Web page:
Along the Seafront in Livorno

From the Orlando Shipyard to the Naval Academy.

Viale Italia, the seafront of LivornoViale Italia, the seafront of Livorno If the weather is favourable and you feel like heading out of town, a walk along the seafront of Livorno is well worth the effort. There are numerous points of interest along the coast road that starts just past the old Orlando shipyards, south of the city. For most of the way there is also a cycle path so you could even use pedal power! (bike hire from Passuello).

The entrance to the former Orlando shipyard marks the beginning of the long stretch of road that runs south along the coast. Founded by Luigi Orlando in 1866, the shipyard represented an important part of the local economy in Livorno for many years. The whole area is now being redeveloped with new apartments and shops and is known as the Porta a Mare with Benetti luxury yacht builders where the old shipyard used to be.

ScoglioRegina%20(800x600).jpgJust south of here is the Scoglio della Regina (literally, 'the Queen's rock), a 19th-century bathing establishment which used to be patronised by the Queen of Etruria, Maria Luisa of Bourbon from whom it took its name. It is situated on a small island connected to the coast by a bridge. The building has recently been restored and extended with the addition of a modern centre for research into marine robotics.

Statue at the Scoglio della Regina
Contemporary statue at the Scoglio della Regina, by Sandro Chia (2017)

The palm-tree lined Viale Italia offers various cafés, bars and restaurants, on both sides of the road, including those housed in the baracchine which open until late in the evening. The promenade is populated by joggers, walkers and cyclists alike and is a popular place with locals.

Terrazza Mascagni on Livorno's seafrontTerrazza Mascagni on Livorno's seafront Just a few minutes further along the road is the splendid Terrazza Mascagni, a sweeping balustraded terrace overlooking the sea, also popular for family strolls. The gazebo in the centre of the terrace was added in the late 1990s to replace the original one dating from 1935. It is just off the coast here that the Palio Marinaro boat race takes place on the first Sunday in July. On clear days you can see the islands of Gorgona and Elba from here.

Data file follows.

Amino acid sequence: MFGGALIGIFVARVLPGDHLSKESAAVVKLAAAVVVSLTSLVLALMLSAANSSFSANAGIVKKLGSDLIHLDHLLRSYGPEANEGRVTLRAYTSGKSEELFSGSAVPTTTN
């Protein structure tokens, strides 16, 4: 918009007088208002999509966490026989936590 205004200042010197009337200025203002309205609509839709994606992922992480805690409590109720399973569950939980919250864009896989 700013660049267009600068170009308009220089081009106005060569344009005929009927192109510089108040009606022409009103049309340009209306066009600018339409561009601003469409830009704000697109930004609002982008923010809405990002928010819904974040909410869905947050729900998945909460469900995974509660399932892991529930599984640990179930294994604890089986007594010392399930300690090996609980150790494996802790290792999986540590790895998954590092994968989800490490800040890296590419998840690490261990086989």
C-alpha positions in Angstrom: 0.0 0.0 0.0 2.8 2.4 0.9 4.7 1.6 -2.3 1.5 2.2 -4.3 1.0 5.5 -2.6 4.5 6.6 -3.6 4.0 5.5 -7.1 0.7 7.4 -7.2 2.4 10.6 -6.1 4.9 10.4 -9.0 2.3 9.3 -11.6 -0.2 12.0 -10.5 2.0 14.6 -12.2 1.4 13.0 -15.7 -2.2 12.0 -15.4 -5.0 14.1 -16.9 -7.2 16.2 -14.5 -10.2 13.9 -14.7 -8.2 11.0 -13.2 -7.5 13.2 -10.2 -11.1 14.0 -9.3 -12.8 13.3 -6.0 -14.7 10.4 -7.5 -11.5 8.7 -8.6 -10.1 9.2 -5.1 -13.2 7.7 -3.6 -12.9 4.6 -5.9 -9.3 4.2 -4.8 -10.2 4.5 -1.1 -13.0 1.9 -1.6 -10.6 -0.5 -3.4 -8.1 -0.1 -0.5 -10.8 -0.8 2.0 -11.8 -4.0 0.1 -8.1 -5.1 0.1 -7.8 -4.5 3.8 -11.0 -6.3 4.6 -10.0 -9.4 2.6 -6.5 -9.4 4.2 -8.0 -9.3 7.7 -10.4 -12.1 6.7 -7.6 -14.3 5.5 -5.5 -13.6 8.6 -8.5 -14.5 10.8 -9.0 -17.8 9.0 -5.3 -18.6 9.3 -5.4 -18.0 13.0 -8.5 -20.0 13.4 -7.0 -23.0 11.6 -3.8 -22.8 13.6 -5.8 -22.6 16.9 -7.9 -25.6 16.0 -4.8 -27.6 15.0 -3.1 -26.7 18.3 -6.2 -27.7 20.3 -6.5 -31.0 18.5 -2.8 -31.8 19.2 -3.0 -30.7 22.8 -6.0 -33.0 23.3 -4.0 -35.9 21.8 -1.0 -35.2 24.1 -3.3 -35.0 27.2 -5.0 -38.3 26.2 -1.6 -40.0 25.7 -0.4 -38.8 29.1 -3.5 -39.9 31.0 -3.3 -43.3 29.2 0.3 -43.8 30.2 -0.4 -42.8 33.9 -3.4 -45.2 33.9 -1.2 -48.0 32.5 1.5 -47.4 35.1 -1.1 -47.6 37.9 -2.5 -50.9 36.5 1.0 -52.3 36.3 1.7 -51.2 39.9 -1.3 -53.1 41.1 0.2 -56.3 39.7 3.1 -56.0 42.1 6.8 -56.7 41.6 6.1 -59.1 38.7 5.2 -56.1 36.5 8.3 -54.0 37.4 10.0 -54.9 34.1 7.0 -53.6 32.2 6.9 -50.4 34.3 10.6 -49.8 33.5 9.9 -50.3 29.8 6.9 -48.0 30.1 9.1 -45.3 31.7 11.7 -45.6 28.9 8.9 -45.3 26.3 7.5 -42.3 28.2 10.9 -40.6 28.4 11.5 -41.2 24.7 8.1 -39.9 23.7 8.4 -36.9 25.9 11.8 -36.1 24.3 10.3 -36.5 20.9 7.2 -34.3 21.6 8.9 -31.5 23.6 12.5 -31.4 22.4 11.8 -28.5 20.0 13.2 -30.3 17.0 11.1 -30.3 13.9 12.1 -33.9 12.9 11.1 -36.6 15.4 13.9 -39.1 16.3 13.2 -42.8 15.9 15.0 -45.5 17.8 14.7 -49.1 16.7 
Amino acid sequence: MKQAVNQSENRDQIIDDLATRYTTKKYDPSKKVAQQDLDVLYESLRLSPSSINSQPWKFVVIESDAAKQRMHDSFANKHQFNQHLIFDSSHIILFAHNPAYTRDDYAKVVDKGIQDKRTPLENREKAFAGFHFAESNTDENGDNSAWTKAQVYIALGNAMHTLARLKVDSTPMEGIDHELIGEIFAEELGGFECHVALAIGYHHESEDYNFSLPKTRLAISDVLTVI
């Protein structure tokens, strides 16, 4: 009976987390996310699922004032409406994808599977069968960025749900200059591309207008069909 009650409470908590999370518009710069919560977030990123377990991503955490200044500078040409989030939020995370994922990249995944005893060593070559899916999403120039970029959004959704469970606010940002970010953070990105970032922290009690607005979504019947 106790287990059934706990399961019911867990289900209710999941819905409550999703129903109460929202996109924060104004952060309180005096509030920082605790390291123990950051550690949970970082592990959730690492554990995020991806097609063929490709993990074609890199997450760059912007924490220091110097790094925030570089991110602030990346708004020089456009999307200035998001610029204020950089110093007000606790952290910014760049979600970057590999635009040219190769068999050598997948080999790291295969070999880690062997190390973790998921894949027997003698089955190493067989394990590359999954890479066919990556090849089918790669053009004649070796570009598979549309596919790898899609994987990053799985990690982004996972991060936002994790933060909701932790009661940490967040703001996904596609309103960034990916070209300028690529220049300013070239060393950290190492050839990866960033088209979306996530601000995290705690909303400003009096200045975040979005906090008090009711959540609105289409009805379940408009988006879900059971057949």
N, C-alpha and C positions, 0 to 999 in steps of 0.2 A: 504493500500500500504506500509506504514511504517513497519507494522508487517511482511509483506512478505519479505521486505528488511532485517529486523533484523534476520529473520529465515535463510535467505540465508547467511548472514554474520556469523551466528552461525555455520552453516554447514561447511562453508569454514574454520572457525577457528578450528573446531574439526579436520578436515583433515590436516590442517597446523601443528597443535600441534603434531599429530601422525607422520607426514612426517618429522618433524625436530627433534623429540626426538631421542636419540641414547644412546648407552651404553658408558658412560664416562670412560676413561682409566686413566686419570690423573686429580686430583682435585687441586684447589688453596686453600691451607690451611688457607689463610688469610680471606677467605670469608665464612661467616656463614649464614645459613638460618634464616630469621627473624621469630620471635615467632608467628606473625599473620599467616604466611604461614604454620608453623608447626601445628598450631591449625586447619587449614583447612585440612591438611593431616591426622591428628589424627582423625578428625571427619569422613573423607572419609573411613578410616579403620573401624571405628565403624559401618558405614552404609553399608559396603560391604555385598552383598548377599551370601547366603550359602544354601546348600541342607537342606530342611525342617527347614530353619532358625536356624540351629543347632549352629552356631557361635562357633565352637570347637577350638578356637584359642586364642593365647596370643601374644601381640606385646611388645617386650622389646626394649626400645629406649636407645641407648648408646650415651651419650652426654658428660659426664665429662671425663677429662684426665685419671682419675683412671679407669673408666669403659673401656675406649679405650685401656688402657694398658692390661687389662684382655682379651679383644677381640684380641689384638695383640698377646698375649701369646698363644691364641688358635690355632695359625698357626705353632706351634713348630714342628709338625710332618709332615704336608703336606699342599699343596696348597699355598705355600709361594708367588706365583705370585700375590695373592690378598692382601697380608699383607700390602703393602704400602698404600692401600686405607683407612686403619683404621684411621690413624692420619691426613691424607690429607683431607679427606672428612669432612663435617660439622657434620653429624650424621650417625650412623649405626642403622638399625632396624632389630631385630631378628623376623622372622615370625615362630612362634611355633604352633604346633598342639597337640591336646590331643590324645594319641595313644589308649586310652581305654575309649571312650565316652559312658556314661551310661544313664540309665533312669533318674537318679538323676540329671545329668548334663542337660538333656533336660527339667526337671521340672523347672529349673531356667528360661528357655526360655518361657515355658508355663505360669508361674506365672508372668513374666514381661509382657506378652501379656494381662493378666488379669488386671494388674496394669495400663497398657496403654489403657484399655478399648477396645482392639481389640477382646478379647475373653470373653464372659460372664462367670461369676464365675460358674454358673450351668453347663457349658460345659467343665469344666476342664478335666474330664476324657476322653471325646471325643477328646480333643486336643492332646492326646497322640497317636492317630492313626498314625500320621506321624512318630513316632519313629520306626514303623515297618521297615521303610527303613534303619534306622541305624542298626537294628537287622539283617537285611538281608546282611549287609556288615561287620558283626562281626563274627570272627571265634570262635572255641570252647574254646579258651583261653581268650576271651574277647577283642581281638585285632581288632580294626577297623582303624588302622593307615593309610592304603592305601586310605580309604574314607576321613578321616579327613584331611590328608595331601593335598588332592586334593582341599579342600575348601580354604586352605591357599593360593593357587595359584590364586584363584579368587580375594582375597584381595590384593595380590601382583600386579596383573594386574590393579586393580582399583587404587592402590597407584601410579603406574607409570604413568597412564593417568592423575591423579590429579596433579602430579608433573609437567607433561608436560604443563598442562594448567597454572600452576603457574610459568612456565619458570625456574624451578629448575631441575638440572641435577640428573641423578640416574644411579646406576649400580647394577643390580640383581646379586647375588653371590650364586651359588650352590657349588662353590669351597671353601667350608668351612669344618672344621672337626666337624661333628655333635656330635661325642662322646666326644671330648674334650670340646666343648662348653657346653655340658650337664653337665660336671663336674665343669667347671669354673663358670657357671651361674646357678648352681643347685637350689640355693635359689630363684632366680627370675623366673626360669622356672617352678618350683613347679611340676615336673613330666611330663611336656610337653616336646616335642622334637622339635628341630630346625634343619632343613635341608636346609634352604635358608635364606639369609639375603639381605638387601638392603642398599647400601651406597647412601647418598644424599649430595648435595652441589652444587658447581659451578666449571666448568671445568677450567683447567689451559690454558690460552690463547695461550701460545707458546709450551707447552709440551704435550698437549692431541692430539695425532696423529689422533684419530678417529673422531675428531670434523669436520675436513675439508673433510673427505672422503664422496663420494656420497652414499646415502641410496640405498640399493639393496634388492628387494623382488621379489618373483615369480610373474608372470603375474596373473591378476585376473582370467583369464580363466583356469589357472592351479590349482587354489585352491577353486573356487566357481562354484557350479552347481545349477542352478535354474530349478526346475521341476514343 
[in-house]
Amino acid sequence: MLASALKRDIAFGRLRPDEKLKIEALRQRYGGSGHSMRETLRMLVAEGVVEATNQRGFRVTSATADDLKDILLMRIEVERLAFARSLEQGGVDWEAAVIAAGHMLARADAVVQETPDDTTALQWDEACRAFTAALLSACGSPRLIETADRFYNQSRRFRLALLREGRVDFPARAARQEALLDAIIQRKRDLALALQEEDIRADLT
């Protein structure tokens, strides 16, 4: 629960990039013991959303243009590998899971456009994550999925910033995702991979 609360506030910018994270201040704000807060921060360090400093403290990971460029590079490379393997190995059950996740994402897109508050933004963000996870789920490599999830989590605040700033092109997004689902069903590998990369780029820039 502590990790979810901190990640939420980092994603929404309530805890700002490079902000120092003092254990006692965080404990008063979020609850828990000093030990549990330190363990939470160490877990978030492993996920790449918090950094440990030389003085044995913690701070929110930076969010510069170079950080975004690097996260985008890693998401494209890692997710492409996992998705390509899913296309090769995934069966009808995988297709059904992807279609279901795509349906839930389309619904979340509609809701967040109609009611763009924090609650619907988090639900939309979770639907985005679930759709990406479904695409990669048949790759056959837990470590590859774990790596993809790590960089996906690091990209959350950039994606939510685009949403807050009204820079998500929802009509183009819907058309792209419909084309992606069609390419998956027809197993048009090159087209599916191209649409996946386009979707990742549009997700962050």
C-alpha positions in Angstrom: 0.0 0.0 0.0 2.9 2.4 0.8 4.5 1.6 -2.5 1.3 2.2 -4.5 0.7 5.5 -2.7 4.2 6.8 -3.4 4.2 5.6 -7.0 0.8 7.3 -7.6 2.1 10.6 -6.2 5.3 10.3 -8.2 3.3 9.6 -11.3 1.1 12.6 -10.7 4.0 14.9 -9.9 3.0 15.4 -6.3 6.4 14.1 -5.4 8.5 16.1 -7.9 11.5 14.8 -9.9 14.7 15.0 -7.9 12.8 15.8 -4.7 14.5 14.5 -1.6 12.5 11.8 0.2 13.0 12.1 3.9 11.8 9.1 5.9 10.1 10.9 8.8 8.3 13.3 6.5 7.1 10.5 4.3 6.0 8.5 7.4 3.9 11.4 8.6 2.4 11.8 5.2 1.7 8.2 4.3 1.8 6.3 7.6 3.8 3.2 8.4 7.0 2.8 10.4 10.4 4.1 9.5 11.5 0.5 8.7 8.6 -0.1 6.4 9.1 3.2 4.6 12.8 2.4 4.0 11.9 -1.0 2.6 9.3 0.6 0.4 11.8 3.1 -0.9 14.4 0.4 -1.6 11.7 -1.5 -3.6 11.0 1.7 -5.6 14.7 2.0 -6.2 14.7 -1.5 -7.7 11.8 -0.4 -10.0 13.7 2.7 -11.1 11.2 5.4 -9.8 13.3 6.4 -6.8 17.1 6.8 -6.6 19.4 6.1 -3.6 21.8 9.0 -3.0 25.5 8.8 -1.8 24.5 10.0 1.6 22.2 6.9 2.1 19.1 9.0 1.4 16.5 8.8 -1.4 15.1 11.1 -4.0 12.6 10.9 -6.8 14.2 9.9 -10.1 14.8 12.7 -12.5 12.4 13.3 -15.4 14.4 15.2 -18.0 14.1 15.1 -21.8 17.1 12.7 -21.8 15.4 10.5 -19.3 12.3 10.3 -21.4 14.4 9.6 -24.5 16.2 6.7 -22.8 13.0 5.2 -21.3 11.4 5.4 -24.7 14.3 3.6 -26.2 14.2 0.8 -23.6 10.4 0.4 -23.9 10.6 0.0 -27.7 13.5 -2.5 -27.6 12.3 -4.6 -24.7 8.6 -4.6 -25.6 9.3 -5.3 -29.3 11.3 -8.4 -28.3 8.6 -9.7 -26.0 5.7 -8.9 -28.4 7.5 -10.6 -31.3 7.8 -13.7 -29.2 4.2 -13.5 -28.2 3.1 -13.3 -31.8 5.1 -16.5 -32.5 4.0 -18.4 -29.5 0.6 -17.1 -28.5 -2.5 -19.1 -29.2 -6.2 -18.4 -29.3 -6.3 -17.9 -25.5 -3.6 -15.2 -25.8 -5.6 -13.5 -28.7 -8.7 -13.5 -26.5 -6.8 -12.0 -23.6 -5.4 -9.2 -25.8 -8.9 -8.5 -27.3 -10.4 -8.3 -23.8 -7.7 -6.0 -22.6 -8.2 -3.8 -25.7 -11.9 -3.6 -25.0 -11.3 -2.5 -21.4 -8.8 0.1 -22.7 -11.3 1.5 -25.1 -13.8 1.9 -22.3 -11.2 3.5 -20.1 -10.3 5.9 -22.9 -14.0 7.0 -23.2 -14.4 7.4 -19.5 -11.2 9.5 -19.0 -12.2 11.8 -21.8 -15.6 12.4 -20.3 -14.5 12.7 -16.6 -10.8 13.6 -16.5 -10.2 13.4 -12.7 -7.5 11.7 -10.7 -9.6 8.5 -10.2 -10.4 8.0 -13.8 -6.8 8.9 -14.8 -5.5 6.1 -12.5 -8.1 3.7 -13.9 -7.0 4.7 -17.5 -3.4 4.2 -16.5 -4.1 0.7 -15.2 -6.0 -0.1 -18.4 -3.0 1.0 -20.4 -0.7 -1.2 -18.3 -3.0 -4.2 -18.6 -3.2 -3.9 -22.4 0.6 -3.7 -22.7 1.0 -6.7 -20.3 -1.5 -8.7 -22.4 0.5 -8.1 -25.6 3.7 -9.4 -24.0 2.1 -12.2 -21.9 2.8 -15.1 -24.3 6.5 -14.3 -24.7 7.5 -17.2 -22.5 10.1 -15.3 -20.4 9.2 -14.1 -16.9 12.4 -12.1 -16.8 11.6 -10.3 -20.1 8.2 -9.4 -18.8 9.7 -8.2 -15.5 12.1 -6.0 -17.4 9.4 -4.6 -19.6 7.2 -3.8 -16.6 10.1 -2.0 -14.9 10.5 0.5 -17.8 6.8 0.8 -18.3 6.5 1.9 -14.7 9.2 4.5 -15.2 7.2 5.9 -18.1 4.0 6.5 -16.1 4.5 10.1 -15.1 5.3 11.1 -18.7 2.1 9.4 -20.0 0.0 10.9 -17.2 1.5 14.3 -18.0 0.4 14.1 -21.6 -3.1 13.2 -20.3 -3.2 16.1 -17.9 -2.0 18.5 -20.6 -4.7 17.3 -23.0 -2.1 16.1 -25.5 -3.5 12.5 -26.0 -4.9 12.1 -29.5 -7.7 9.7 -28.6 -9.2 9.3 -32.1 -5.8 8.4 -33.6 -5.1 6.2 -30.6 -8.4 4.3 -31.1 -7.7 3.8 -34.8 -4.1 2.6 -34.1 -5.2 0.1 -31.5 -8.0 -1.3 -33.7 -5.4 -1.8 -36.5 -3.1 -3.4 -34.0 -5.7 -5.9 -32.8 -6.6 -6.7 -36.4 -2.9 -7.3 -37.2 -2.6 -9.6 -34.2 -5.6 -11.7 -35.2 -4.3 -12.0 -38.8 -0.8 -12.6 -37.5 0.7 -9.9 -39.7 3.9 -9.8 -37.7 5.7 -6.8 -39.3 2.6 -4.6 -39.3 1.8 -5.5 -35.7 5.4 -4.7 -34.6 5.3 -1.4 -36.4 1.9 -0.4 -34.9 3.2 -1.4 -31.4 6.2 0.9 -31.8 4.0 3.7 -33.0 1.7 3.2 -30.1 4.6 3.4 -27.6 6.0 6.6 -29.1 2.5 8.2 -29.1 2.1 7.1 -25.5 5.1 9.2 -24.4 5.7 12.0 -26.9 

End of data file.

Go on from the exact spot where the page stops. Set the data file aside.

On the north end of the Terrazza Mascagni is the Aquarium of Livorno which reopened in 2010 after major refurbishment.

The 19th-century bathing establishment, PancaldiThe 19th-century bathing establishment, Pancaldi Opposite the Terrazza is one of Livorno's oldest hotels, the Hotel Palazzo, a huge 19th-century construction which used to be the city's most elegant and exclusive hotel in the late 1800s. Having stood empty for many years, it re-opened again in 2008 after getting a complete facelift and is now Livorno's only five-star hotel.

Just beyond the Terrazza is one of Livorno's oldest bathing lidos, Pancaldi, still one of the most popular with locals. It was opened in 1846. A stroll past Pancaldi will bring you to the square called Piazza San Jacopo in Acquaviva (on the left) with its bronze statue of Benedetto Brin, founder of the Naval Academy.
Church of San JacopoChurch of San Jacopo
On the right stands the Church of San Jacopo, exposed to the wind and the sea.
The Naval Academy of LivornoThe Naval Academy of Livorno Right next to the church is Livorno's Naval Academy which was founded in 1881 and is still one of the most important in Italy, training cadets for the Italian Navy. It was built on the site of the former lazzaretto used for the quarantine of sailors arriving from abroad in the 17th and 18th centuries. The track along the side of the Academy, lined on one side by the Academy's green and yellow railings, is a popular jogging route along the seafront.